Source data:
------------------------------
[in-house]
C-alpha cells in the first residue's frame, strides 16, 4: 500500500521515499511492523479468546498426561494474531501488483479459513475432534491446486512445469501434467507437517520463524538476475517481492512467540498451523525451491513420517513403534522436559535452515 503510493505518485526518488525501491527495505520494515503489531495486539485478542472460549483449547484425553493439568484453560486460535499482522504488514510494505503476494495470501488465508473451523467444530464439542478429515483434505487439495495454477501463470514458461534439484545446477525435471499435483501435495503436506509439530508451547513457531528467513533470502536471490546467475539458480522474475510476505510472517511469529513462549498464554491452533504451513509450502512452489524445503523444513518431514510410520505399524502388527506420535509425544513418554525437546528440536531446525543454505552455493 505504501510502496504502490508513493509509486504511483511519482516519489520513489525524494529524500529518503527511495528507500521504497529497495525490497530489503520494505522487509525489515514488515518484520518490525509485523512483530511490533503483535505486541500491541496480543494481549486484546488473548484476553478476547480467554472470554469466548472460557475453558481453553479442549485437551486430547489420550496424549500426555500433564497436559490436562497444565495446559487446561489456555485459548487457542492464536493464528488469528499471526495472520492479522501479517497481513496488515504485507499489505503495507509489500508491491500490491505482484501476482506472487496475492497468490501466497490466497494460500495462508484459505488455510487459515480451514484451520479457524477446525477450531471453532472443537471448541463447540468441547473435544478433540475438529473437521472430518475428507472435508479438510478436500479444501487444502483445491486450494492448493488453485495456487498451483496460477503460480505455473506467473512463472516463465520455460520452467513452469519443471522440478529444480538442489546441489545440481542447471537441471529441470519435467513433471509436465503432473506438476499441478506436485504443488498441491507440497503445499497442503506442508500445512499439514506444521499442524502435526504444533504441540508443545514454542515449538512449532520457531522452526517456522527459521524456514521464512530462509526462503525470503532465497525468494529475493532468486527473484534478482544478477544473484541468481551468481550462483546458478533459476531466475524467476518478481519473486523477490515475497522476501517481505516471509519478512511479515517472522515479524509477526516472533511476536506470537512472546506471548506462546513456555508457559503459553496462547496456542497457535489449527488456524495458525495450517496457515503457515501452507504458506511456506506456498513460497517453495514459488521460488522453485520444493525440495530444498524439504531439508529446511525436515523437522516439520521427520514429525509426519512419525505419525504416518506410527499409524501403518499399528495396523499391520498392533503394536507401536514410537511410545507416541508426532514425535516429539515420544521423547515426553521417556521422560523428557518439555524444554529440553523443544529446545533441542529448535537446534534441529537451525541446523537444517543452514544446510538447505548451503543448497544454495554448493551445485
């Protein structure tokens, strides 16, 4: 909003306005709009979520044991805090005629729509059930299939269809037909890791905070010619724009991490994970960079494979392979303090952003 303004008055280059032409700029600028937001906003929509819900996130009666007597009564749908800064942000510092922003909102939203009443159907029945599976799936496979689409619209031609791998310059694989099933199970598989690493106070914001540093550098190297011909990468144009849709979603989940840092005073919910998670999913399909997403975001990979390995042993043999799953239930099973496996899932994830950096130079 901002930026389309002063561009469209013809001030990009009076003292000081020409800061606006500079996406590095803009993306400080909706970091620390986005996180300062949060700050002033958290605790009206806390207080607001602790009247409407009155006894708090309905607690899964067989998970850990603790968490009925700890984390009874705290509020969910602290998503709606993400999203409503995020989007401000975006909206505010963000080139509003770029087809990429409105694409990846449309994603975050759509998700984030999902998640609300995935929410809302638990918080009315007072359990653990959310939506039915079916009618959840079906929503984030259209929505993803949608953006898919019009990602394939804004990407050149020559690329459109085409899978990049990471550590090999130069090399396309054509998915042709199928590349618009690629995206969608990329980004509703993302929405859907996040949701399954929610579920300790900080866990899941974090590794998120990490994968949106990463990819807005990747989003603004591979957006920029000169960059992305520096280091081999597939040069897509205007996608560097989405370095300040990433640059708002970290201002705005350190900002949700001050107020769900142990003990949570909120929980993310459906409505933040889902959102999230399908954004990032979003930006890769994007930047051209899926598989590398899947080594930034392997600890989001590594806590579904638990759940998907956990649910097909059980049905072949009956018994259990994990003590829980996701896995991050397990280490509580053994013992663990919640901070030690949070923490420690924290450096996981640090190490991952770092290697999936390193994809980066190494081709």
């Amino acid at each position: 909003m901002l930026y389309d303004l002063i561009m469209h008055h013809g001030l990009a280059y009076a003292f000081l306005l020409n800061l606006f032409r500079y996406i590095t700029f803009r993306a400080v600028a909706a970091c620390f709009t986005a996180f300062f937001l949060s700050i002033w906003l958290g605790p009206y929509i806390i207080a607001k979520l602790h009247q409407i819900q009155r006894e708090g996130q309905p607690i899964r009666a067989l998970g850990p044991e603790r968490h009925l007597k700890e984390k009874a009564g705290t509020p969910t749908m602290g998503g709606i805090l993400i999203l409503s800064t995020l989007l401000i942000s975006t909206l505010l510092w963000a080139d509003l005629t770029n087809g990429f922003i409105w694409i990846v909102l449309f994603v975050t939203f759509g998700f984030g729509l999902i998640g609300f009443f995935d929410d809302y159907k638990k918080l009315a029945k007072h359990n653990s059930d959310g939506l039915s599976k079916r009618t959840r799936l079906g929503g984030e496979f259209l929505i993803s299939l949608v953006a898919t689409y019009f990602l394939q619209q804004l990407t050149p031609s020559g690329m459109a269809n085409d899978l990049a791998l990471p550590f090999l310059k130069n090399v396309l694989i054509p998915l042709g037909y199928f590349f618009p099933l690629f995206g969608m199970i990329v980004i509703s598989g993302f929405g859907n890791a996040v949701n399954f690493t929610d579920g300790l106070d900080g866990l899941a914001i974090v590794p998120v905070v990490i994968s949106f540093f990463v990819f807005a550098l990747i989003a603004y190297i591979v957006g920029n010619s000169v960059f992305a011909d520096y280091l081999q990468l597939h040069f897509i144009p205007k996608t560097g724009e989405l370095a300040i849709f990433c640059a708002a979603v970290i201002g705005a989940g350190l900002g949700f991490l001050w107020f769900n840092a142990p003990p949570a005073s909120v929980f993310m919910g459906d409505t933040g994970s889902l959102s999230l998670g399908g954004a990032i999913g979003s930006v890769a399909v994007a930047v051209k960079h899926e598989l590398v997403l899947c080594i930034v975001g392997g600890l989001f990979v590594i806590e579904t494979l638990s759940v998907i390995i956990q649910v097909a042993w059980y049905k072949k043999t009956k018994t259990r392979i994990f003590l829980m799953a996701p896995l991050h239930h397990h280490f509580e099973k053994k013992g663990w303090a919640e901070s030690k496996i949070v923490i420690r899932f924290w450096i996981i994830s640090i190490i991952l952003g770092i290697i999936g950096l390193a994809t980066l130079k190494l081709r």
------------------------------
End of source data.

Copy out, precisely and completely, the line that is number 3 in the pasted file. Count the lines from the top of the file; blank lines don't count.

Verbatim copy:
């Protein structure tokens, strides 16, 4: 909003306005709009979520044991805090005629729509059930299939269809037909890791905070010619724009991490994970960079494979392979303090952003 303004008055280059032409700029600028937001906003929509819900996130009666007597009564749908800064942000510092922003909102939203009443159907029945599976799936496979689409619209031609791998310059694989099933199970598989690493106070914001540093550098190297011909990468144009849709979603989940840092005073919910998670999913399909997403975001990979390995042993043999799953239930099973496996899932994830950096130079 901002930026389309002063561009469209013809001030990009009076003292000081020409800061606006500079996406590095803009993306400080909706970091620390986005996180300062949060700050002033958290605790009206806390207080607001602790009247409407009155006894708090309905607690899964067989998970850990603790968490009925700890984390009874705290509020969910602290998503709606993400999203409503995020989007401000975006909206505010963000080139509003770029087809990429409105694409990846449309994603975050759509998700984030999902998640609300995935929410809302638990918080009315007072359990653990959310939506039915079916009618959840079906929503984030259209929505993803949608953006898919019009990602394939804004990407050149020559690329459109085409899978990049990471550590090999130069090399396309054509998915042709199928590349618009690629995206969608990329980004509703993302929405859907996040949701399954929610579920300790900080866990899941974090590794998120990490994968949106990463990819807005990747989003603004591979957006920029000169960059992305520096280091081999597939040069897509205007996608560097989405370095300040990433640059708002970290201002705005350190900002949700001050107020769900142990003990949570909120929980993310459906409505933040889902959102999230399908954004990032979003930006890769994007930047051209899926598989590398899947080594930034392997600890989001590594806590579904638990759940998907956990649910097909059980049905072949009956018994259990994990003590829980996701896995991050397990280490509580053994013992663990919640901070030690949070923490420690924290450096996981640090190490991952770092290697999936390193994809980066190494081709």